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A new normal at the Supreme Court

October 18, 2021 - In many ways, the October 2021 Term has begun with aspirations of business as usual. The Court is back to in-person arguments (for the first time since February 2020), with a docket full of headline-grabbing cases. And unlike four of the last five Terms, the Court isn't starting its work with a vacancy or a new Justice. But with a new oral argument structure, a potential three-Justice bloc of swing voters, and brooding controversy over the Court's process for emergency applications, a new kind of "normal" is afoot. This Term promises to help shape it.
CONGRESS & COURTS
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New Jersey farm fighting huge fines deserves its day in court | Opinion

The separation of powers is a basic civics lesson taught starting in elementary school. An absolute monarch might be able to both make and enforce the laws, but our Constitution divides power into the legislative, executive and judicial branches. Each branch holds the others accountable, ensuring no one branch holds too much power.
AGRICULTURE

Correction officers in vax mandate showdown

BOSTON — With Gov. Charlie Baker’s COVID-19 vaccine mandate for executive branch employees in effect Monday, hundreds of correction officers could violate the policy following a decision by a federal court judge to deny their request to block the vaccine order. U.S. District Court Judge Timothy Hillman on Friday denied...
BOSTON, MA

As Supreme Court's Dobbs case nears, pro-life groups make public education push highlighting abortion toll

Pro-life organizations are rolling out mass education efforts in an attempt to persuade the public before the Supreme Court hears a potentially game-changing abortion case. On Saturday, the group Live Action held a rally in Los Angeles, announcing it would highlight the daily death toll from abortion. More than 2,000 people attended, according to the group.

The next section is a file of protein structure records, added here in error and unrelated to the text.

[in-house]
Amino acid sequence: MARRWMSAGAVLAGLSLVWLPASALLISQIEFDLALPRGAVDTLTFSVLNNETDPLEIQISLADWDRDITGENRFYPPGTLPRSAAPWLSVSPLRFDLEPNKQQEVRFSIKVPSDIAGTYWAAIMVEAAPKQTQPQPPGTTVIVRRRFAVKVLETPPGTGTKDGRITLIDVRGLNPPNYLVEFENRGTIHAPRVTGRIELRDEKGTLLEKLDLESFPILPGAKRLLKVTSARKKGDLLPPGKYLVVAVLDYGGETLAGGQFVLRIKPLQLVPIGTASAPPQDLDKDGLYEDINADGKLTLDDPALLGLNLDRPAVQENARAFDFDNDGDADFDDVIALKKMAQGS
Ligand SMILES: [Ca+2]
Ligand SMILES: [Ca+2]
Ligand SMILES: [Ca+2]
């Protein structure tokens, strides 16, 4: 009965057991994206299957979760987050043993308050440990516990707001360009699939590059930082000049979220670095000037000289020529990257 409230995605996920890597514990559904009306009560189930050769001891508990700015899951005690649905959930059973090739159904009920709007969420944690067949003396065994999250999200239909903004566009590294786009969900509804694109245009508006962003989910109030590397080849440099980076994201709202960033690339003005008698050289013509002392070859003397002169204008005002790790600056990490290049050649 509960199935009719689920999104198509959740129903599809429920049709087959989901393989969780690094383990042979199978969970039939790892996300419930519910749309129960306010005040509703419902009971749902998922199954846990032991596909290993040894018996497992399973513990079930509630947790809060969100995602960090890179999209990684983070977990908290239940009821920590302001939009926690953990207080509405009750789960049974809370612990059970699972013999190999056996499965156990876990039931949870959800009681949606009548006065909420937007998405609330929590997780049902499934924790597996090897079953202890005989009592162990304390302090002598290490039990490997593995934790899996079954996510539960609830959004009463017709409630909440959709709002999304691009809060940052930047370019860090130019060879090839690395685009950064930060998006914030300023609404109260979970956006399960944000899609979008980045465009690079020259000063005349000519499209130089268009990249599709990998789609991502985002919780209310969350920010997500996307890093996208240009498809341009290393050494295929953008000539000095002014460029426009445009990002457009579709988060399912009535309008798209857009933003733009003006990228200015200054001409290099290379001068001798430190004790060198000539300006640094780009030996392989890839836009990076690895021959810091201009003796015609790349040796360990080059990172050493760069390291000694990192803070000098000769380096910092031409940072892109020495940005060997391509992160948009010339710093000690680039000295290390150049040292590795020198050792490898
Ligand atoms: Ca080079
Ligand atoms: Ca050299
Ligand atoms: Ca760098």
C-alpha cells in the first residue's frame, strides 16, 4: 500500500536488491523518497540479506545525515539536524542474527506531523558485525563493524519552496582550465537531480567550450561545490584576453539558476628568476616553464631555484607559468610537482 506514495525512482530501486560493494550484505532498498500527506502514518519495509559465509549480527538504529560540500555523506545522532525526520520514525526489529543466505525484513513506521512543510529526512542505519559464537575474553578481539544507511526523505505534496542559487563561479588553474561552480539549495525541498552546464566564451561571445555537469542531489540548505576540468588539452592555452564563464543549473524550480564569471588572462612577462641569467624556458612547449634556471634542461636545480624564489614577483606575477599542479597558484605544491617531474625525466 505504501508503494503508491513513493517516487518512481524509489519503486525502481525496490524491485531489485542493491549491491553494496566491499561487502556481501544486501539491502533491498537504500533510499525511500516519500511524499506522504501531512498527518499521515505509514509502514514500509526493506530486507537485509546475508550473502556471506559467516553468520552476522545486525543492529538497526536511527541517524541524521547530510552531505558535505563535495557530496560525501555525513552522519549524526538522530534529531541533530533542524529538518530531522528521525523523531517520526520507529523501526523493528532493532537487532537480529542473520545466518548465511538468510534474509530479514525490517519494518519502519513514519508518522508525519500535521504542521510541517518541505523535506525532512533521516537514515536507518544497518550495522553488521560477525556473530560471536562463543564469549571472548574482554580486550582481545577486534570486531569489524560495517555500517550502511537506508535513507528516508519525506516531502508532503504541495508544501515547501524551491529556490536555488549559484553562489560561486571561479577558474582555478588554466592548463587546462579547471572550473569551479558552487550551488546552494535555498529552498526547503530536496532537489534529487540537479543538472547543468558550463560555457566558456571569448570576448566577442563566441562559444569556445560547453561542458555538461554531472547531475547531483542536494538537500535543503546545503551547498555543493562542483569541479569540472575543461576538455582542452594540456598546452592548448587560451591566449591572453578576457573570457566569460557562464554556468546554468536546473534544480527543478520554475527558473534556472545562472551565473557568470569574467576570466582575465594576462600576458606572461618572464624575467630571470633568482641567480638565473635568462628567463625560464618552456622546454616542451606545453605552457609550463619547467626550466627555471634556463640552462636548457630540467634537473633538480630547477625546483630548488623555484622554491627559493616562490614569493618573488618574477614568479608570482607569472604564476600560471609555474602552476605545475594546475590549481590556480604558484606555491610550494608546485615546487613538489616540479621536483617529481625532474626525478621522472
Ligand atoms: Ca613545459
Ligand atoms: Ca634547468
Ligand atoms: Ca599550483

CONGRESS & COURTS
KTVL

Supreme Court grants officers legal protection in two excessive-force cases

WASHINGTON (TND) — The Supreme Court ruled in favor of police officers in two separate cases today, in which officers were accused of using excessive force against suspects. The Supreme Court struck down rulings from two lower courts that ruled in favor of moving forward with the prosecution of the accused officers. The high court did so by approving the officer’s requests for legal protection known as “qualified immunity,” which is a legal remedy that has been a hotly debated topic among police reform activists and their critics.
CONGRESS & COURTS
abc17news.com

Supreme Court sides with police officers in two qualified immunity cases

In two unsigned opinions Monday, the Supreme Court ruled in favor of police officers seeking qualified immunity from allegations of excessive force. In both cases, the justices overturned lower court decisions that went against the officers. The rulings — and the fact that no justice publicly dissented — suggests that...
CONGRESS & COURTS
bloomberglaw.com

Supreme Court Reinstates Qualified Immunity for Police Officers

In pair of cases, Supreme Court says officers protected from suit. In neither case was law so “clearly established” to allow litigation to move forward. The U.S. Supreme Court reversed the denial of qualified immunity in a pair of cases alleging excessive force, emphasizing that a constitutional violation must be “clearly established” before officers can be sued.
CONGRESS & COURTS
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